2008 Dodge Avenger SXT
2008 Dodge Avenger SXT
2008 Dodge Avenger SXT
2008 Dodge Avenger SXT. Click image to enlarge

But there were a few stand-out features in the Avenger. It’s roomy inside, front and back, and the seats are pretty comfortable all around. I did hear one complaint from back-seat riders, and it has to do with the design of the rear doors: the blacked out panel at the back of the door makes for poor sight lines for just about anyone, and short riders (i.e., kids) will have trouble even seeing over the top of the door. One thing I wasn’t complaining about: the heated seats (part of the $500 Convenience Group) were really nice to have on a few cold mornings; they warm up quickly too, bringing warmth to our behinds by the time I’d reach the end of my (short) street.

The trunk is a useful size and shape, but why the ugly, unlined trunk lid?

Visibility out from the driver’s seat is good, save for the view to the back, which is hampered by the high trunk and, to a small degree, by my tester’s optional decklid spoiler. While the gauges are perfectly legible, I have to wonder (as I did when I had the Sebring) why the needles don’t light up at night. Dark pointers silhouetted against backlit gauges aren’t all that visible in the dark.

The LED interior lights, including aimable reading lights front and back, are a great touch, providing brilliant, crisp light perfect for peering at a map while pulled over by the side of some dark country road.

2008 Dodge Avenger SXT
2008 Dodge Avenger SXT
2008 Dodge Avenger SXT. Click image to enlarge

My tester had the basic single-disc CD stereo, but was equipped with the $250 Boston Acoustic speaker option, a stand-alone choice on the Avenger that’s well worth the cash if you listen to a lot of music in the car. (My Sebring tester had these speakers too, but as part of a $400 package.)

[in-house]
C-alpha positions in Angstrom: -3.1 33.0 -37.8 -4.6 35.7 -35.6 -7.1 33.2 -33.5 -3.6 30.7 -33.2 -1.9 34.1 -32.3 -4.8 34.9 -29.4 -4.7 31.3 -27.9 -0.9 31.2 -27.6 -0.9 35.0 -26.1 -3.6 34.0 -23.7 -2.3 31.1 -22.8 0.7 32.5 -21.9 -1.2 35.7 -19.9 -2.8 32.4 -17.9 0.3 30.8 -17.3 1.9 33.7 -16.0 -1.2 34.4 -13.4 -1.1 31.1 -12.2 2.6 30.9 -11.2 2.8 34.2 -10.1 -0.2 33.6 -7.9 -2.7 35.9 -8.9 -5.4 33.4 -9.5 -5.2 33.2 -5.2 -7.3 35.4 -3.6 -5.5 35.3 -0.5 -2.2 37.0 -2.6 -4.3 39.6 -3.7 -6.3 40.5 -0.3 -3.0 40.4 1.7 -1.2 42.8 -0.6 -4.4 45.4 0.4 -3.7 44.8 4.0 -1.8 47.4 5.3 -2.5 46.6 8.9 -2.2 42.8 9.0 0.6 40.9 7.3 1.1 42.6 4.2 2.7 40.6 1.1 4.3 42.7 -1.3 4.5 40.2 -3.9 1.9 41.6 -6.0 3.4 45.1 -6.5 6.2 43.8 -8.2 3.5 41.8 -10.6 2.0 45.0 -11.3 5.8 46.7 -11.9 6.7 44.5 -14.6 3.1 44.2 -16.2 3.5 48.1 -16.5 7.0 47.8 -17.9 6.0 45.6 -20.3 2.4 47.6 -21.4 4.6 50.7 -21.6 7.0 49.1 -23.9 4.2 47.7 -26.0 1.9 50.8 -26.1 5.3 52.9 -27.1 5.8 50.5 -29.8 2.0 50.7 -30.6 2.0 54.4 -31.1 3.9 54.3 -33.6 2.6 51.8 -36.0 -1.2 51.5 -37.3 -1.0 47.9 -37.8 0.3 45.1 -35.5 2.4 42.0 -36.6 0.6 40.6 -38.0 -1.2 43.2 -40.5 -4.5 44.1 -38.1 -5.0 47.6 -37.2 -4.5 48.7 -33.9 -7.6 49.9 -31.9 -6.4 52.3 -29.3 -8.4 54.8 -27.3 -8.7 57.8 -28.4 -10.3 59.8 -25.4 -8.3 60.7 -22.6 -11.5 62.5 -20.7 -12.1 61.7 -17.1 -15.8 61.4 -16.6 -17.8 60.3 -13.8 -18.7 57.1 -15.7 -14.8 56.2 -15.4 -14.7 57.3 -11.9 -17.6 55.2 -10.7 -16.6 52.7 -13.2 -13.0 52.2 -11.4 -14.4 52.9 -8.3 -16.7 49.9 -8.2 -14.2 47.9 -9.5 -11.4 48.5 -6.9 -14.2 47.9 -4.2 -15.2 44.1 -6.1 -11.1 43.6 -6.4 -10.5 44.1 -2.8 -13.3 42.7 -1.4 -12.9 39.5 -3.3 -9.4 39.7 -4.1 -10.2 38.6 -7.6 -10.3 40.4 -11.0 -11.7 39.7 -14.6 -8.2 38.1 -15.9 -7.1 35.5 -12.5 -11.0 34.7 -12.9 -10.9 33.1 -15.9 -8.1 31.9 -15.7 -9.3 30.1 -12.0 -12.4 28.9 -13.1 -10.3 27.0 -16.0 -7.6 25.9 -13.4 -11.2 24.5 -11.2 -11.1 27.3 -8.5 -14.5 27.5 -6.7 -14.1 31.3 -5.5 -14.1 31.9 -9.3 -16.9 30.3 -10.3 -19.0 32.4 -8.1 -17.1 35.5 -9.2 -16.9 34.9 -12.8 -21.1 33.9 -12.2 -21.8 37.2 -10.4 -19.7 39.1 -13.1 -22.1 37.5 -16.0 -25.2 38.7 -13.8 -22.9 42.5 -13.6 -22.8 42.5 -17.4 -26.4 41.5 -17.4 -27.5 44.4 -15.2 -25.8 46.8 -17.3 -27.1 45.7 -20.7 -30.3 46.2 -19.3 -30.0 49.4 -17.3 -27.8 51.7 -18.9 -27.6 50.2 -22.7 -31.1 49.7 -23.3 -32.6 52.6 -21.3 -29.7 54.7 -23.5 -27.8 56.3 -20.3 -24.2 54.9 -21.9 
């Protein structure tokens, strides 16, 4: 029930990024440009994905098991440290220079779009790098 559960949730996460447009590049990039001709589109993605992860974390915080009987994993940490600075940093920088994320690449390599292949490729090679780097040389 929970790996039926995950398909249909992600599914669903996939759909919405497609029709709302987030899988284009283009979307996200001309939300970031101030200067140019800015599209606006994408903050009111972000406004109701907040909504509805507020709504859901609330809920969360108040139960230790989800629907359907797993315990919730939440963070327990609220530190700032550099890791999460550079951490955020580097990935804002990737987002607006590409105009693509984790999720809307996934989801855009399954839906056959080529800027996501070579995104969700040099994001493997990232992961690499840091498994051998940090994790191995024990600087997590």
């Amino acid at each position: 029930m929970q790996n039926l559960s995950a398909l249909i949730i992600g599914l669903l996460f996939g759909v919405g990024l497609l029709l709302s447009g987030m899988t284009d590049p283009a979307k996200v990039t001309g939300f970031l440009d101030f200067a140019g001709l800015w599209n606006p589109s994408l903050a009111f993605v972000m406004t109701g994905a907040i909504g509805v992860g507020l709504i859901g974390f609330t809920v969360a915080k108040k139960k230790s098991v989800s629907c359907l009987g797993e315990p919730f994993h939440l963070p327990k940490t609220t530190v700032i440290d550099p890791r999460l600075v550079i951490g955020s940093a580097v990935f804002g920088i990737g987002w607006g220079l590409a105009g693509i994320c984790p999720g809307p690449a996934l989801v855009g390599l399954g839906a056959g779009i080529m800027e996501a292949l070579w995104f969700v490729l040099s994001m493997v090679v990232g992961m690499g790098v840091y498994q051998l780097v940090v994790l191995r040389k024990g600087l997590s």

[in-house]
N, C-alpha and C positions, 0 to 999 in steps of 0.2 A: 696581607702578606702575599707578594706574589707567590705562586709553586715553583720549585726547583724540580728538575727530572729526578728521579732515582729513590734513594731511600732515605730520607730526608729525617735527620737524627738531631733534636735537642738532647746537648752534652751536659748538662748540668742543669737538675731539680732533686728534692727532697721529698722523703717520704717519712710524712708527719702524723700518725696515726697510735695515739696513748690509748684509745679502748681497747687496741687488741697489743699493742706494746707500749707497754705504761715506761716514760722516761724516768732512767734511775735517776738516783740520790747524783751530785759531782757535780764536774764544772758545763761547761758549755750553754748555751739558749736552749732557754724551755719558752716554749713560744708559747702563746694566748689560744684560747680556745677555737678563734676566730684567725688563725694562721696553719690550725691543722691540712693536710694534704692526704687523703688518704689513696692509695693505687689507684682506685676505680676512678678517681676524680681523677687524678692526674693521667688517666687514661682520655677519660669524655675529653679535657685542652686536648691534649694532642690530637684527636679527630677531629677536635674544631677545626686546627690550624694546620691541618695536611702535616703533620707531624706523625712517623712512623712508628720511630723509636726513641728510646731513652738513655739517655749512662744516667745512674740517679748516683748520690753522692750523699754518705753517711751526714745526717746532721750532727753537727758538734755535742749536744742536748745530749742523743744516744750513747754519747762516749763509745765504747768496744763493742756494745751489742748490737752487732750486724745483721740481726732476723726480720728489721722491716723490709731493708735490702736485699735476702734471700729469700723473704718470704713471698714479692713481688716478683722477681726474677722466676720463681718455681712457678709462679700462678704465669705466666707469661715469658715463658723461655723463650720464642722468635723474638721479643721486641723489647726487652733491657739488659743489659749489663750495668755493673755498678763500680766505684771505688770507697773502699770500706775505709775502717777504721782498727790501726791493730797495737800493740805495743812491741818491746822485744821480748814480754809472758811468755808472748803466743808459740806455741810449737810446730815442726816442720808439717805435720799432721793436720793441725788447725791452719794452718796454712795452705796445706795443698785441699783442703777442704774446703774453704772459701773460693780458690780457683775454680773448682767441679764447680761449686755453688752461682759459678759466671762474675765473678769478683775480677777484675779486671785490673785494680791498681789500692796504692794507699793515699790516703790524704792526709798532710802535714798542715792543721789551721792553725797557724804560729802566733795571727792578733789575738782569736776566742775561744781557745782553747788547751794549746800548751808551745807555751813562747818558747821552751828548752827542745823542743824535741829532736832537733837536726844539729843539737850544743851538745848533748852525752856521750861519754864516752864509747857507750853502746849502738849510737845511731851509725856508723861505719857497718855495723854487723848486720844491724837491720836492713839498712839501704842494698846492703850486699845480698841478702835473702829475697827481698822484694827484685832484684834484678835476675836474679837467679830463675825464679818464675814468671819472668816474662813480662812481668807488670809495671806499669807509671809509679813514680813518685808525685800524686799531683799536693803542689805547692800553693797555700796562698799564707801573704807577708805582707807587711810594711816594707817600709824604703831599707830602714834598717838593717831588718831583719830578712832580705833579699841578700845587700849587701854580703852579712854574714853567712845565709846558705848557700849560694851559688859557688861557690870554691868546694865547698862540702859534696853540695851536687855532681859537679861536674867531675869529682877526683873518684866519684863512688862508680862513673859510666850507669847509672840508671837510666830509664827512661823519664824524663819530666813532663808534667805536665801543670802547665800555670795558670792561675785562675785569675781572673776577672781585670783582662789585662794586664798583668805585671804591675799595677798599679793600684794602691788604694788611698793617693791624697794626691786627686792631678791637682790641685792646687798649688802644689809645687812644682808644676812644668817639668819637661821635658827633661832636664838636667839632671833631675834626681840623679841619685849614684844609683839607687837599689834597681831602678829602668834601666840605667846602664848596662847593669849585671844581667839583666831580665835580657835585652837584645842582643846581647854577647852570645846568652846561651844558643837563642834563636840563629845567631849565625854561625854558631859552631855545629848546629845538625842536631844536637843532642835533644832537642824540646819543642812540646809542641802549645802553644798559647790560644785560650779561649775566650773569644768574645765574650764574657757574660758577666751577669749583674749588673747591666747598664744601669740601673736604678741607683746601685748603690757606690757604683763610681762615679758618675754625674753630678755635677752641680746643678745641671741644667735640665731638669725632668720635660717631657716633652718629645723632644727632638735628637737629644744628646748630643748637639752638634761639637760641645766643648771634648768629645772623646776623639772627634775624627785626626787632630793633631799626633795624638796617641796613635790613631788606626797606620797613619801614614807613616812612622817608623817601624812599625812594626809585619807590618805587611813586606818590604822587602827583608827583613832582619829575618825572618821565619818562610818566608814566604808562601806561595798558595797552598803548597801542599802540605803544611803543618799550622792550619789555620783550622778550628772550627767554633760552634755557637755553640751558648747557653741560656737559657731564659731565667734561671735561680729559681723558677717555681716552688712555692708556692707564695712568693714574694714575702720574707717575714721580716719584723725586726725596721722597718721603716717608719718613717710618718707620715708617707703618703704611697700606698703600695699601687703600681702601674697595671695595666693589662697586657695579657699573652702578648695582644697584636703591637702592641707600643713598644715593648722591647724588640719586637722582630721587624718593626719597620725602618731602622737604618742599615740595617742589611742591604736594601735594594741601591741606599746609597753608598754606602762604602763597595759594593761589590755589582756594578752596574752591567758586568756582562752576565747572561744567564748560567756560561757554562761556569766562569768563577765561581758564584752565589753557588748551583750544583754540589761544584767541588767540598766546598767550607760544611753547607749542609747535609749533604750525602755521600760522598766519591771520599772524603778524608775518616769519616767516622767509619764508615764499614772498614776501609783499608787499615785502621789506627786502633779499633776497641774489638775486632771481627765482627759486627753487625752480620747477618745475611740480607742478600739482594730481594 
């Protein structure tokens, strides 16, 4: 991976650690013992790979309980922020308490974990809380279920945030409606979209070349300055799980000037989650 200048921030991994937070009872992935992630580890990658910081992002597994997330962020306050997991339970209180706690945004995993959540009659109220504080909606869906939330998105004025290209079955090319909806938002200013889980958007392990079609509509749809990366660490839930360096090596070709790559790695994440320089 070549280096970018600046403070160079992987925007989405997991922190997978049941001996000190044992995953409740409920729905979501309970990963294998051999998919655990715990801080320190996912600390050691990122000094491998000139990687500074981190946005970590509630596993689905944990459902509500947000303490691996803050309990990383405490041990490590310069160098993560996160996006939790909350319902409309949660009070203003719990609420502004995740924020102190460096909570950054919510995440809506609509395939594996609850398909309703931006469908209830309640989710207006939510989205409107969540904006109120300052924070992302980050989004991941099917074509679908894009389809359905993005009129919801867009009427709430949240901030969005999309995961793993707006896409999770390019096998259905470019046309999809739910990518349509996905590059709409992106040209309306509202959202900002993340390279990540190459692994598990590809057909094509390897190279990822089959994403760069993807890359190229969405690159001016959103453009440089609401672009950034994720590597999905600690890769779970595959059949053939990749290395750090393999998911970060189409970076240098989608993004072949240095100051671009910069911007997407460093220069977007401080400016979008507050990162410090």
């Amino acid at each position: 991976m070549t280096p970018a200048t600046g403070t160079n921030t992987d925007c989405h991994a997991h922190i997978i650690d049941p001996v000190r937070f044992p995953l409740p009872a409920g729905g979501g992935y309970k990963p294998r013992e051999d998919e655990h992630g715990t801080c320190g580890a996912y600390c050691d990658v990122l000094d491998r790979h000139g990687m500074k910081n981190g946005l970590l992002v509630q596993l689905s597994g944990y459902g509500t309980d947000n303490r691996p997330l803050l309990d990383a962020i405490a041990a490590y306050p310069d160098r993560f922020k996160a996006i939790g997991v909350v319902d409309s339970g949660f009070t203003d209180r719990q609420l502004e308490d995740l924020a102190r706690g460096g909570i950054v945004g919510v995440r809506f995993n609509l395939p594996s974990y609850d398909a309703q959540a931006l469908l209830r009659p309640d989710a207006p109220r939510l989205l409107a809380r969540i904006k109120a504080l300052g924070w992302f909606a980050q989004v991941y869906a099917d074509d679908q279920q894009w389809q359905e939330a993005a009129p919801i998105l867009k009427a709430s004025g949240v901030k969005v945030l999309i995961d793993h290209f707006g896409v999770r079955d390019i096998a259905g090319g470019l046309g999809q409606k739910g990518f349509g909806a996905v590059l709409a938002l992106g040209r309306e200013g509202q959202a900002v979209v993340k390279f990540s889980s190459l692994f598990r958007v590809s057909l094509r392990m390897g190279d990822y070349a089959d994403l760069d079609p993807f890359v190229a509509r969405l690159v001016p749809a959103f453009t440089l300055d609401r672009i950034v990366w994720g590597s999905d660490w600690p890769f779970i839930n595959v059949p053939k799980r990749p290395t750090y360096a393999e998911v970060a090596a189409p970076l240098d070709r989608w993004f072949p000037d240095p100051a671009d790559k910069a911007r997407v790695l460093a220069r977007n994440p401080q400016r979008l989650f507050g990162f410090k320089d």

The large open storage bin ahead of the shifter is handy too (particularly given the tiny door pockets) and it’s my preference to the covered cubby in the Sebring, which features a cheap, undamped door that belongs in an economy car.

I’m glad to see the Avenger name return to Canadian roads. The name is good (if rather wasted on a mid-size sedan), and so is the car. Like so many Chrysler products, though, it has a long way to go before it can be called a great car.

Pricing: 2008 Dodge Avenger SXT

  • Base price: $24,095
  • Options: $1,875 (Convenience group of heated front seats, heated outside mirrors, one-touch up and down front windows, and remote start, $500; Sport Appearance Group of fog lights and trunklid spoiler, $400; Premium Convenience Group of automatic climate control, automatic headlights, LED interior lighting, heated/cooled cupholder, instrument cluster with display screen/trip computer, rear cargo organizer, lighted vanity mirrors, tire pressure monitoring system, $725; Boston Acoustics speakers, $250)
  • Freight: $1,300
  • A/C tax: $100
  • Price as tested: $27,360 Click here for options, dealer invoice prices and factory incentives


  • Click here for complete specifications